Oak has played a fundamental role in winemaking for centuries, first as a storage vessel, and more recently as a way to massage a wine's texture and flavor. These two effects of oak aging have only been well understood for the better part of a century, and the general principles that govern their use are surprisingly simple.

Tight Grain, Medium Grain, and Loose Grain Oak

There are three aspects of oak barrels and oak aging that are worth taking an in-depth look at. Today we will take a look at the different types of woods used to produce barrels for aging wine. The following emails will focus on both the seasoning and toasting of the wood used in the production of barrels, and their effect on the flavor and texture of wine.

Much of this discussion focuses on the difference between what is called French oak, the preferred types of oak around much of the world, and American oak. This is not to say that American Oak is a lesser oak, it simply impacts a wine differently. Wineries, very important ones at that, around the globe rely on the influence of American oak, so each email will also include a pair of specific recommendations to help you further your understanding of the nature of American Oak.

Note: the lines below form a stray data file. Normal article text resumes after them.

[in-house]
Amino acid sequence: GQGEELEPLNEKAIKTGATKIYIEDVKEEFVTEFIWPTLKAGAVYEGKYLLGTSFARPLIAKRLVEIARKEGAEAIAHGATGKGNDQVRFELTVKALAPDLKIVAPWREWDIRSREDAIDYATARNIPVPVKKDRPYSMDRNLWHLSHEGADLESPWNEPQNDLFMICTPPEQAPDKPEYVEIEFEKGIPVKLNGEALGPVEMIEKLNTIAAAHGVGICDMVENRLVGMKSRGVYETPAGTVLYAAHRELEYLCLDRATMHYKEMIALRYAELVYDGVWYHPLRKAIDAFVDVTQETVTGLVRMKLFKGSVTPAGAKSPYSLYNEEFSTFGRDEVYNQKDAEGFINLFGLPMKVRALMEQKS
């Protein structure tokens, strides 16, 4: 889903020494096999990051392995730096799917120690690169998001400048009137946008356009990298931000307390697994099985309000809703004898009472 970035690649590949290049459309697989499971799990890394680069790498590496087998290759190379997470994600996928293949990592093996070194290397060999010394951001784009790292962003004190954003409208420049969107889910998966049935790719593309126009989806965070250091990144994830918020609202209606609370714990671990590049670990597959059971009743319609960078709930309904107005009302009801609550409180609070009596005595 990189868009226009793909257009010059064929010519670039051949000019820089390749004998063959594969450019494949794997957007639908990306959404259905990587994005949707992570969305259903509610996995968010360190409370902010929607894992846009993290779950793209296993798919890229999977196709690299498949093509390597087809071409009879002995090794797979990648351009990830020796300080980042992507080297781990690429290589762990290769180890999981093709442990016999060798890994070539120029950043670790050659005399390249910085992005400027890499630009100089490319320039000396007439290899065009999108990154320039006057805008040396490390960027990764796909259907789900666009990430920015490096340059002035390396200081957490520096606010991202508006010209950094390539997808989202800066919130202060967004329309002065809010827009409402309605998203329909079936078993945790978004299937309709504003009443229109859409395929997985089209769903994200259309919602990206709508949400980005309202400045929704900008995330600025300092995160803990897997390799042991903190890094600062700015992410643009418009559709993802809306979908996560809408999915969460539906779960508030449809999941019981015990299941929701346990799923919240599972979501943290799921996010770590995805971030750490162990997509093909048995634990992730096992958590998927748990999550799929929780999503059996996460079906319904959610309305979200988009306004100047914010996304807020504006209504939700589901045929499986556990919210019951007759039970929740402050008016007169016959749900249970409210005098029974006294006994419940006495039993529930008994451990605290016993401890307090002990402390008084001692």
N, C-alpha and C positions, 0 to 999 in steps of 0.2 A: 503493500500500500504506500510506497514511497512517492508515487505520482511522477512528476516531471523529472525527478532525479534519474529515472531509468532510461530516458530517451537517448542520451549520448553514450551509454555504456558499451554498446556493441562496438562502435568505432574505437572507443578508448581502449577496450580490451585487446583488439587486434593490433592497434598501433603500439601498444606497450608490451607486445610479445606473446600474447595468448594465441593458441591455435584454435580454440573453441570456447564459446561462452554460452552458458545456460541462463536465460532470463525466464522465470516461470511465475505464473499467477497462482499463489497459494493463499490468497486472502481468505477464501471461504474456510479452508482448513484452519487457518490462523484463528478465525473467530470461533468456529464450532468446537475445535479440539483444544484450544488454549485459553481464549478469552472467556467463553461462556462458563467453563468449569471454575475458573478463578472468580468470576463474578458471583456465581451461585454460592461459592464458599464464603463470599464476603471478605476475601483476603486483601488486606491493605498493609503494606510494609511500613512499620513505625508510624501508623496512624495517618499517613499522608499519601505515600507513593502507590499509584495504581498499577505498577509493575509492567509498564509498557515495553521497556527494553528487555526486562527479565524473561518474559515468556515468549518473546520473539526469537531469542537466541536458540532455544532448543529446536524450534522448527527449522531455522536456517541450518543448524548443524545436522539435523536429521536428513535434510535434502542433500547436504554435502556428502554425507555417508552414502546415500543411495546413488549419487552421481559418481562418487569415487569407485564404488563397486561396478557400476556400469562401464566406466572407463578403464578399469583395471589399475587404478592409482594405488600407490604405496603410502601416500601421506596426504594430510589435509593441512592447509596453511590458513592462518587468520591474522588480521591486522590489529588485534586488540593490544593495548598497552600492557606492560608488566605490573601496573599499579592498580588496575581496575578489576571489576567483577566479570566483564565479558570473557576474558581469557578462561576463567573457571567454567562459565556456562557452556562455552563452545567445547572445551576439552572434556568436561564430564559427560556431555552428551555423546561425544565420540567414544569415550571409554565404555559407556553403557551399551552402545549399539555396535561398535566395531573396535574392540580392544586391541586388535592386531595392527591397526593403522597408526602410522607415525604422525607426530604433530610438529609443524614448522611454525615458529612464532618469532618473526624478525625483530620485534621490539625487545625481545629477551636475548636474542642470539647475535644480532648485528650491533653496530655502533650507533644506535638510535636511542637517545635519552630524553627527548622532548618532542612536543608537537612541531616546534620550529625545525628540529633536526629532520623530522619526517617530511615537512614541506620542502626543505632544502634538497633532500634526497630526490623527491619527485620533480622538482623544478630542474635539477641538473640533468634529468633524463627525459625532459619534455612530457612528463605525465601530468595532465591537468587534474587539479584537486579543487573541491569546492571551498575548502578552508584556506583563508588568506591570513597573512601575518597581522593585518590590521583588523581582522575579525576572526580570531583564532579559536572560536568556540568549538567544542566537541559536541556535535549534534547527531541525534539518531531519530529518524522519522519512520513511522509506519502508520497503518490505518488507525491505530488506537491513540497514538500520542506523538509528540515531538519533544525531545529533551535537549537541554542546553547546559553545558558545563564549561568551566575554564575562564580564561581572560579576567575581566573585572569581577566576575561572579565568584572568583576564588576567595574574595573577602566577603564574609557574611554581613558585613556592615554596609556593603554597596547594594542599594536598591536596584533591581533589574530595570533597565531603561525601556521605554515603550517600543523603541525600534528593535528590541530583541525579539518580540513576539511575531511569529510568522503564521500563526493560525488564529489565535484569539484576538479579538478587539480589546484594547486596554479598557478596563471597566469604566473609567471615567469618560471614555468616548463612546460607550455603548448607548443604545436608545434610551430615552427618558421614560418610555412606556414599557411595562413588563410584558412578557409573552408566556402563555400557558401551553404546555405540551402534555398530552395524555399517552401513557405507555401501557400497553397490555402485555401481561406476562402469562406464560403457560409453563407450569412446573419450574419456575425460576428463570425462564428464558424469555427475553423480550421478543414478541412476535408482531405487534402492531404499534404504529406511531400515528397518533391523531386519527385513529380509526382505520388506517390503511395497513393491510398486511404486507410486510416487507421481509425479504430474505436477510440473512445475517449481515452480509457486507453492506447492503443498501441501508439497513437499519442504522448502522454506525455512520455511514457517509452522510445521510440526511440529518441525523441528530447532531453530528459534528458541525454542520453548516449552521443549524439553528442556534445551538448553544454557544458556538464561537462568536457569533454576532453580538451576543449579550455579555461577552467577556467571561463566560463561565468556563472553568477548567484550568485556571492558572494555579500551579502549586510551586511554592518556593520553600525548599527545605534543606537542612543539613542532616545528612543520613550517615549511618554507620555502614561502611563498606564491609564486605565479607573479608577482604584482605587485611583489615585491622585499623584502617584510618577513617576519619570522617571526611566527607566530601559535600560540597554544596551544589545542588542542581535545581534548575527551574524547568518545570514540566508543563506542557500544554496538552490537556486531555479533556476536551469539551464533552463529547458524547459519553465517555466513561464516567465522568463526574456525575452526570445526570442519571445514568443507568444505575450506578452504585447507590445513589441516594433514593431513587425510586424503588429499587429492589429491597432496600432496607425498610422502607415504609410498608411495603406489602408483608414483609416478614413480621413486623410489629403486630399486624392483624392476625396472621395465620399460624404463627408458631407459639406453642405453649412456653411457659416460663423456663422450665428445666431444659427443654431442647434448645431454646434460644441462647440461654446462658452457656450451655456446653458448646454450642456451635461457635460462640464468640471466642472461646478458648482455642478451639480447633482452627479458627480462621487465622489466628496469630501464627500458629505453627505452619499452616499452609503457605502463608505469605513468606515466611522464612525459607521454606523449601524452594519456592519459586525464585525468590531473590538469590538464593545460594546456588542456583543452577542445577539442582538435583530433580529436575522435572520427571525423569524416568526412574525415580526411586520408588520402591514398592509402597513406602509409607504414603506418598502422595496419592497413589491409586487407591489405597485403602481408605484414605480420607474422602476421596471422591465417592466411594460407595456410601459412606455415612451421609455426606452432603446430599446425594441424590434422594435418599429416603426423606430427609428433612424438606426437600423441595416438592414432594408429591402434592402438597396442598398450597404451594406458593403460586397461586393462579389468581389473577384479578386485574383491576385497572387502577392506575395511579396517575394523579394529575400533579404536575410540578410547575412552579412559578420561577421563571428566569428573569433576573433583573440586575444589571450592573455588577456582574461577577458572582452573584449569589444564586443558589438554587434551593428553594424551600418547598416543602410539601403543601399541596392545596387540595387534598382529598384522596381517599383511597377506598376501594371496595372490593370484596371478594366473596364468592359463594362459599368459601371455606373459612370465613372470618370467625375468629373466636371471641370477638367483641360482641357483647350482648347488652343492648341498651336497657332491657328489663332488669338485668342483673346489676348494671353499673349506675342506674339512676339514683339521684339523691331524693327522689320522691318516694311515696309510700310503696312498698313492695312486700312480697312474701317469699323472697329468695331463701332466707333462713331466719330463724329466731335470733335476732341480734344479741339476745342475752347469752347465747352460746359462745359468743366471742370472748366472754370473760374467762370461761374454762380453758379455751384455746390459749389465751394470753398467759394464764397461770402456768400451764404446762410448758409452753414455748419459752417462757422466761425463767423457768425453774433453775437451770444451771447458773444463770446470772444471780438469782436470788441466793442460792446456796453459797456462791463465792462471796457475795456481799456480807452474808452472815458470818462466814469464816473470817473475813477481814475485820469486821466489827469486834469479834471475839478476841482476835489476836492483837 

What to expect: American Oak

American Oak barrels have long been thought of as a cheaper, less worthy alternative to French oak when it comes to making barrels for aging wine. This is partially because the American Oak barrel industry was originally based on producing barrels for spirits, where finesse and delicacy took a back seat. As American coopers have adopted the refined techniques perfected over the course of centuries by their European counterparts, their barrels have begun to rival some of the worlds finest. The fact that they can cost half of what Imported French oak barrel costs has also been instrumental in the renaissance of these fine barrels.